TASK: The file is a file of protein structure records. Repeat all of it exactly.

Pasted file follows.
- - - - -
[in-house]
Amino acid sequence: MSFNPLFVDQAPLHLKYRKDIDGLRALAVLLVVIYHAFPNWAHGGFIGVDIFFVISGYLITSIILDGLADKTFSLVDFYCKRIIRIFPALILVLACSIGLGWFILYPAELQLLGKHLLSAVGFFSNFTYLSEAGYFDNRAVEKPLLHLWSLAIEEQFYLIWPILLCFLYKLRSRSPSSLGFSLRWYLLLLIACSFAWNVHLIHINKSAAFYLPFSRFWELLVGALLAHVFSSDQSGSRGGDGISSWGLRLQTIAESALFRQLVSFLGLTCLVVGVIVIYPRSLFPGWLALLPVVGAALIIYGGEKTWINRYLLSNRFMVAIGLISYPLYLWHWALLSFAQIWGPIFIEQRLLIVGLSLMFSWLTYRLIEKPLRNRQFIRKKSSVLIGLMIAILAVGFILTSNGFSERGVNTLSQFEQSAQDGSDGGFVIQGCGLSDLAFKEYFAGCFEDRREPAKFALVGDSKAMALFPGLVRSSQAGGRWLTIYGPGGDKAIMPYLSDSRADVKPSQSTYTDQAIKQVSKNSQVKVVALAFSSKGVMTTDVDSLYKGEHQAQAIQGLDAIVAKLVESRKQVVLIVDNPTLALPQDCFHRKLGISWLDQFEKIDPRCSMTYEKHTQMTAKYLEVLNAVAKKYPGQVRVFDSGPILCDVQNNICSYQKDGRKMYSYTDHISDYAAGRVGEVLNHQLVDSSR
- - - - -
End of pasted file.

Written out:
[in-house]
Amino acid sequence: MSFNPLFVDQAPLHLKYRKDIDGLRALAVLLVVIYHAFPNWAHGGFIGVDIFFVISGYLITSIILDGLADKTFSLVDFYCKRIIRIFPALILVLACSIGLGWFILYPAELQLLGKHLLSAVGFFSNFTYLSEAGYFDNRAVEKPLLHLWSLAIEEQFYLIWPILLCFLYKLRSRSPSSLGFSLRWYLLLLIACSFAWNVHLIHINKSAAFYLPFSRFWELLVGALLAHVFSSDQSGSRGGDGISSWGLRLQTIAESALFRQLVSFLGLTCLVVGVIVIYPRSLFPGWLALLPVVGAALIIYGGEKTWINRYLLSNRFMVAIGLISYPLYLWHWALLSFAQIWGPIFIEQRLLIVGLSLMFSWLTYRLIEKPLRNRQFIRKKSSVLIGLMIAILAVGFILTSNGFSERGVNTLSQFEQSAQDGSDGGFVIQGCGLSDLAFKEYFAGCFEDRREPAKFALVGDSKAMALFPGLVRSSQAGGRWLTIYGPGGDKAIMPYLSDSRADVKPSQSTYTDQAIKQVSKNSQVKVVALAFSSKGVMTTDVDSLYKGEHQAQAIQGLDAIVAKLVESRKQVVLIVDNPTLALPQDCFHRKLGISWLDQFEKIDPRCSMTYEKHTQMTAKYLEVLNAVAKKYPGQVRVFDSGPILCDVQNNICSYQKDGRKMYSYTDHISDYAAGRVGEVLNHQLVDSSR